Beth Behrs: Lately, every time I’m out to brunch with a group of friends, or even just cooking a meal at home, I think about the children of Sahel. Now that I’m aware of their situation, I can’t help it.
Beth Behrs: In this part of Africa, more than 1 million children are in danger of severe malnutrition. On top of that, recent cholera outbreaks are putting more and more children at risk every day. This combination of drought, rising food prices, disease and crushing poverty means that many of them will die if we don’t do something to help.
Beth Behrs: You may not have heard about the Sahel crisis because it hasn’t been in the news much. It’s what aid workers call a “quiet emergency.” But when I learned about how many lives were at stake, I couldn’t be quiet about it. I want to let everyone know what’s happening.
Beth Behrs: Right now, more than 18 million people are affected in nine countries. This is an astounding number! The region is currently being affected by its third drought in less than a decade, and some families haven’t recovered from the last drought in 2010. It’s been one hardship after another.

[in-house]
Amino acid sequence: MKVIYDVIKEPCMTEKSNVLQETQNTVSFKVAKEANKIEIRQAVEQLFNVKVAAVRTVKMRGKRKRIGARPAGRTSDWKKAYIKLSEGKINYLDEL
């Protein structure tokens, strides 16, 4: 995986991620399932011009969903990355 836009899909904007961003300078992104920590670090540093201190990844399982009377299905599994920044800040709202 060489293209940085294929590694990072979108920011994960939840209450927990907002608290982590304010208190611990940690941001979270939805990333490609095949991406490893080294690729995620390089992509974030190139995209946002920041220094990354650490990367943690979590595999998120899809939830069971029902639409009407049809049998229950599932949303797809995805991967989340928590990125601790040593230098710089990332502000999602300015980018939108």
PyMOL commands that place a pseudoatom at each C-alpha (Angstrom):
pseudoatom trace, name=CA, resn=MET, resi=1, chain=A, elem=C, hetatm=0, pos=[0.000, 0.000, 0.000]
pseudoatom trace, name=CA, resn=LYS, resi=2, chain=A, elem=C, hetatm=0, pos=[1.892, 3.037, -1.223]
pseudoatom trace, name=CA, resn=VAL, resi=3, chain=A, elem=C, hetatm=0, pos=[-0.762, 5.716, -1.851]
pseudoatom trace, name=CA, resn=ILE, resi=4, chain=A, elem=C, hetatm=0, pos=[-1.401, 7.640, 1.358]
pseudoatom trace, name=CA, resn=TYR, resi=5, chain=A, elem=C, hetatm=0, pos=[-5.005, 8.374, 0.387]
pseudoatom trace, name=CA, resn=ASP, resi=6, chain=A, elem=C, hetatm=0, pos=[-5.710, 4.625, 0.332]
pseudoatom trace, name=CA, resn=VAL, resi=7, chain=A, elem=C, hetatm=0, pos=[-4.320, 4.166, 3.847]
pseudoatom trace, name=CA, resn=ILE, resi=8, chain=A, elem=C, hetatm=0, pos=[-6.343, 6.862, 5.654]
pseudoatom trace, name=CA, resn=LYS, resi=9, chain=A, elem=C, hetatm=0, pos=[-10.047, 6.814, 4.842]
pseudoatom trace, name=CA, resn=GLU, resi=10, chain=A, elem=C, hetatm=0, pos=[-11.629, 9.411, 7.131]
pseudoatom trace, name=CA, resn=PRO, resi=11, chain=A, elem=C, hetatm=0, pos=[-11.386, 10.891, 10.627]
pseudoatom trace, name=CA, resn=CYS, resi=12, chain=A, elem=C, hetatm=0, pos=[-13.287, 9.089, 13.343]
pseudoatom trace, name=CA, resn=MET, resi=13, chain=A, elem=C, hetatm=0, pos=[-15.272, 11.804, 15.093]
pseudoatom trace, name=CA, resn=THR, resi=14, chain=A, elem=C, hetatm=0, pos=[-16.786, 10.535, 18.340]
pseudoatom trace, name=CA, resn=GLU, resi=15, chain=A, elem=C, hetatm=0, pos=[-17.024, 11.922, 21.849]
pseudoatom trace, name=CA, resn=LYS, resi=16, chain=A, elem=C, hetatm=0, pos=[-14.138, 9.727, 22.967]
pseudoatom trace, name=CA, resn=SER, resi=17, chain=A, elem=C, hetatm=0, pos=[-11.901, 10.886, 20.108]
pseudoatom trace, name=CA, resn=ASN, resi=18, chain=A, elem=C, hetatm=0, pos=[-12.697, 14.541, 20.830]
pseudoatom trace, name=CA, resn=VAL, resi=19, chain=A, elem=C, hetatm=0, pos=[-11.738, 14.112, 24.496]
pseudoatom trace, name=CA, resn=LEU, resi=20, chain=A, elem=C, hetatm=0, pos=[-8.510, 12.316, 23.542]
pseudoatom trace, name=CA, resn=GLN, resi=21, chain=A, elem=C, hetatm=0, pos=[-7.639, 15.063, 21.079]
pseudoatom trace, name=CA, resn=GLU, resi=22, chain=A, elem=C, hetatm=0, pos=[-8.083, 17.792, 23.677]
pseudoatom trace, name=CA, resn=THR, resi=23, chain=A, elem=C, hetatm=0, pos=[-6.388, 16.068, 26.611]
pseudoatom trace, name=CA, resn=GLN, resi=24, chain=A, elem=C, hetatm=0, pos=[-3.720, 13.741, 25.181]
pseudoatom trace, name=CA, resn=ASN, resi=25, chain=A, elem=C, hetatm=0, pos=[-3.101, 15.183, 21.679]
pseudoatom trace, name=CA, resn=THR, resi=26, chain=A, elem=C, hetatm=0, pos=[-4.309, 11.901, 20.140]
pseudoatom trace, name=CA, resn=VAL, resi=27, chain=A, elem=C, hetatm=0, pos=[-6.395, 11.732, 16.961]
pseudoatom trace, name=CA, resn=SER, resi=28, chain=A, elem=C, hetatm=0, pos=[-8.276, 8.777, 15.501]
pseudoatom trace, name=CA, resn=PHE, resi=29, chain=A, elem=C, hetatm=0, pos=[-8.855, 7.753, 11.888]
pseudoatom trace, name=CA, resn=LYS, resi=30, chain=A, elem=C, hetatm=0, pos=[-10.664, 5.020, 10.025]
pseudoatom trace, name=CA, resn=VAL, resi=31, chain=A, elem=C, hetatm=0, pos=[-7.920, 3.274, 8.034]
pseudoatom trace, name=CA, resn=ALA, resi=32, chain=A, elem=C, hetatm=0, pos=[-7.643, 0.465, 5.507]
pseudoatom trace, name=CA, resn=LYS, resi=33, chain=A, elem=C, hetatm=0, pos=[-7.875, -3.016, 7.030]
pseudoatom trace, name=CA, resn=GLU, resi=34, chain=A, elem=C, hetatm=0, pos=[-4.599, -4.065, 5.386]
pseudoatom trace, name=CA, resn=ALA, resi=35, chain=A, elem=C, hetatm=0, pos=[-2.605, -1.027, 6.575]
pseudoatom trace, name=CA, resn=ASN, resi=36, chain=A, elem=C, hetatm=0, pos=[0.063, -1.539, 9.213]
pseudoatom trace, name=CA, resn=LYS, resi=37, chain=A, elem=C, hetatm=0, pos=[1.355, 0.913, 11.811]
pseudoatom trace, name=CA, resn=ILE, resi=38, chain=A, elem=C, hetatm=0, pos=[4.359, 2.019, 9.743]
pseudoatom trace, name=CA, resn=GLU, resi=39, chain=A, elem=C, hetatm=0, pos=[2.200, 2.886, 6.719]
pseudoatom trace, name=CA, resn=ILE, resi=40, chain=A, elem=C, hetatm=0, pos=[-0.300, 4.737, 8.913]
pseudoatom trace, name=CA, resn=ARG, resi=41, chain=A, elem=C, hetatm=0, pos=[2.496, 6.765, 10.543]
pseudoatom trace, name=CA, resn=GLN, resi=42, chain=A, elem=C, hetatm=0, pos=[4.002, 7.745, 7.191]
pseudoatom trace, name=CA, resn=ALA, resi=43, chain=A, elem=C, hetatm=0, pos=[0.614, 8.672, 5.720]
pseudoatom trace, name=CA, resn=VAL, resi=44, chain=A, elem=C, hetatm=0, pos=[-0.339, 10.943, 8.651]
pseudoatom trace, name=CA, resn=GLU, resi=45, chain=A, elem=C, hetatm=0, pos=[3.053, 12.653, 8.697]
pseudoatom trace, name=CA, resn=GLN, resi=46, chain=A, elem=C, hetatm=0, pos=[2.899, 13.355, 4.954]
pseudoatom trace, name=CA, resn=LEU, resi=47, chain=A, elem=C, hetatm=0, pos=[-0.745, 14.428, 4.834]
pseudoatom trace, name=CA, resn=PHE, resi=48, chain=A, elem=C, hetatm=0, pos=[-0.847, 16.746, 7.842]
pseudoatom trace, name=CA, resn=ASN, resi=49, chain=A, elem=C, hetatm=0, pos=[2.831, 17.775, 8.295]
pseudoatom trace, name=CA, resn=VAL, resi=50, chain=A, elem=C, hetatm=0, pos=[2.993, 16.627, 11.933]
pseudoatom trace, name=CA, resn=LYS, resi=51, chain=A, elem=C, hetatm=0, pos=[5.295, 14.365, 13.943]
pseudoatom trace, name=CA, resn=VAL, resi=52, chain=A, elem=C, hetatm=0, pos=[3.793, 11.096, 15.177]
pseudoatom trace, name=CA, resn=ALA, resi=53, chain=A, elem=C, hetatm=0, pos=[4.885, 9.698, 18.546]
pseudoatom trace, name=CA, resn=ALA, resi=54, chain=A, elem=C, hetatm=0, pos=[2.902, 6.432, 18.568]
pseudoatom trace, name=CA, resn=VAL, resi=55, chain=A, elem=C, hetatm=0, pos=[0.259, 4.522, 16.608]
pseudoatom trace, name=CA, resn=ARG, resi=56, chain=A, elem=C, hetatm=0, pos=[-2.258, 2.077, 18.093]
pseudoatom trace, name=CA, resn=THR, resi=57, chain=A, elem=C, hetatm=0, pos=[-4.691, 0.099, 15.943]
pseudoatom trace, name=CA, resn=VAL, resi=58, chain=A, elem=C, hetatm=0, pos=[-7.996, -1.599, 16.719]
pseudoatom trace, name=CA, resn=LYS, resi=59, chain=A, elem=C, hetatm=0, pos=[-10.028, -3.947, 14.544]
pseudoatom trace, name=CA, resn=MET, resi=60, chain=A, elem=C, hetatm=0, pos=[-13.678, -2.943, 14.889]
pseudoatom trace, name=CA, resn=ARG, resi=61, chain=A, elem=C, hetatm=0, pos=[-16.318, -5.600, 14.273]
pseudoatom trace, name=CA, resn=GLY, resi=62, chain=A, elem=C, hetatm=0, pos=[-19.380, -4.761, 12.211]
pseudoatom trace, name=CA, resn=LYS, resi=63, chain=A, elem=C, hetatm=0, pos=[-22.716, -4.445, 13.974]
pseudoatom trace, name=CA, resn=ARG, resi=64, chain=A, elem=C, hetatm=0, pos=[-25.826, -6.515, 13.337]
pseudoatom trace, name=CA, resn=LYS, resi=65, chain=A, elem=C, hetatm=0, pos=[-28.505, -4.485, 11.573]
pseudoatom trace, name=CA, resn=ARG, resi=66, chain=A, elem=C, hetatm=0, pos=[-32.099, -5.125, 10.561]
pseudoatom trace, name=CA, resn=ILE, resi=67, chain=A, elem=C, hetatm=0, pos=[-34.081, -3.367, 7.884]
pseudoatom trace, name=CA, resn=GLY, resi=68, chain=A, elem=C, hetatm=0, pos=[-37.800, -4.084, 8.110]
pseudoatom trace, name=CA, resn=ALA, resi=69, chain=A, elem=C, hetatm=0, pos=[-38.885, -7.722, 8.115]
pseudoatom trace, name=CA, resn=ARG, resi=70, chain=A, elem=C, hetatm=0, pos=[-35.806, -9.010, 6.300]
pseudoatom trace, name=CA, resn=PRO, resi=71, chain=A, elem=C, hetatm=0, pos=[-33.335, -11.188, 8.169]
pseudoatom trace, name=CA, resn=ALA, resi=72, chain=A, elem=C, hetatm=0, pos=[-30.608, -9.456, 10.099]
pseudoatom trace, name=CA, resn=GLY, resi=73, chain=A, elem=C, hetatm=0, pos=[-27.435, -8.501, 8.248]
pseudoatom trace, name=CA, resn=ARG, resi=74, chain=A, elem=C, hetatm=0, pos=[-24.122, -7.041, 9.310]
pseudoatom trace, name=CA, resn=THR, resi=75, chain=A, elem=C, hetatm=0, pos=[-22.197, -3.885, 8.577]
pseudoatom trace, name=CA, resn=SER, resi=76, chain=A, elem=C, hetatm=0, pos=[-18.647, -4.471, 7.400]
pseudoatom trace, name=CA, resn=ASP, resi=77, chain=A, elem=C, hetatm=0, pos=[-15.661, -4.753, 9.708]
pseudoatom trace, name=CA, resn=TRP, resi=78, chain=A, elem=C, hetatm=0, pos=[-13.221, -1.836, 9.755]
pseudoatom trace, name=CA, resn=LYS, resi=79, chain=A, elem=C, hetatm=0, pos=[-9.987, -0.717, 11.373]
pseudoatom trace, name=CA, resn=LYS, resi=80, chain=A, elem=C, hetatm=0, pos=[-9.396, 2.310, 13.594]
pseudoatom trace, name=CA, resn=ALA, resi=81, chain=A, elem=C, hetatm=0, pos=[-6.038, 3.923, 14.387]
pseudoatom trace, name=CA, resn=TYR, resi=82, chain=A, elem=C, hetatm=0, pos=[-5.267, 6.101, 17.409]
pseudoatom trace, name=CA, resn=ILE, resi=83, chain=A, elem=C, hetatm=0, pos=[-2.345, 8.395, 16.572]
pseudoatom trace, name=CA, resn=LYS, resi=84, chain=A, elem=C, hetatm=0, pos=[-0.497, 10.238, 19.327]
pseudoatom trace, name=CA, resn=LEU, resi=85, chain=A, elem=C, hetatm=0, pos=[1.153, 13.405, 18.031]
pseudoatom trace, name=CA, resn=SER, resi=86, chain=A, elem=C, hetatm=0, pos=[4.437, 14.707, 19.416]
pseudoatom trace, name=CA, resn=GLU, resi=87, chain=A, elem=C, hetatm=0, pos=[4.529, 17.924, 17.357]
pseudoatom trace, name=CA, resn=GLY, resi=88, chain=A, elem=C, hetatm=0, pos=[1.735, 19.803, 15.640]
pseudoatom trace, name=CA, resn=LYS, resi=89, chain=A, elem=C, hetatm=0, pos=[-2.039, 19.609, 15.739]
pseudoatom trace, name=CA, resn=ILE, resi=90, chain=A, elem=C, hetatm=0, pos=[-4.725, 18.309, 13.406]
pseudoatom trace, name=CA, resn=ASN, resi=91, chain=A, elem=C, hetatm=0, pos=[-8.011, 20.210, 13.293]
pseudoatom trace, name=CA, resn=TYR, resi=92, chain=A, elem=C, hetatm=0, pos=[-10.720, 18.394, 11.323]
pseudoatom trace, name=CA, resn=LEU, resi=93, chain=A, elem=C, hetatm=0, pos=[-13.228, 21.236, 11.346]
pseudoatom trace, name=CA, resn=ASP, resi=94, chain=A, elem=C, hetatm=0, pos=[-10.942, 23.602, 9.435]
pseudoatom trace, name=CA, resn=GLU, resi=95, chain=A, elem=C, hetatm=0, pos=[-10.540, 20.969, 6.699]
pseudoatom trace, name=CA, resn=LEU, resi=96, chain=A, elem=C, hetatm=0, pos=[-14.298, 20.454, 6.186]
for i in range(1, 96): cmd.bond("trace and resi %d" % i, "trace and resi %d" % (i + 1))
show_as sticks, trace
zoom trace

Beth Behrs: UNICEF is working in Sahel to make a difference in the lives of these children. I recently learned about a four-year-old girl, Bassira, whose mother rushed her to a UNICEF-supported feeding center where she was given therapeutic milk. Despite being in a coma when she arrived, she got better within a few weeks.
Beth Behrs: Bassira’s story is a warning. These children can be saved, but only if we choose to get involved. It won’t happen unless we raise our voices and speak up. It can be as simple as liking this article on Facebook, sharing it on Twitter or spreading other stories around. We have the power to put Sahel before the world, for free, by simply speaking out.
Beth Behrs: It doesn’t take much! Organizations like UNICEF are already in Sahel with therapeutic food, immunizations, clean water and supplies to prevent cholera, and other basic items that literally mean the difference between life and death. You can simply make a donation to UNICEF online and make a difference.
Beth Behrs: Though this emergency is not in the news, our brains are saturated daily with a seemingly endless barrage of problems afflicting our world. Many times, the challenges are so overwhelming that a solution seems impossible. It can be exhausting just to think about some of these issues, and it becomes very easy to feel hopeless and like giving up. When I found out about the crisis in Sahel, and the readily available solution, it gave me a tremendous amount of hope. We can help these children — their suffering and their deaths are not inevitable.
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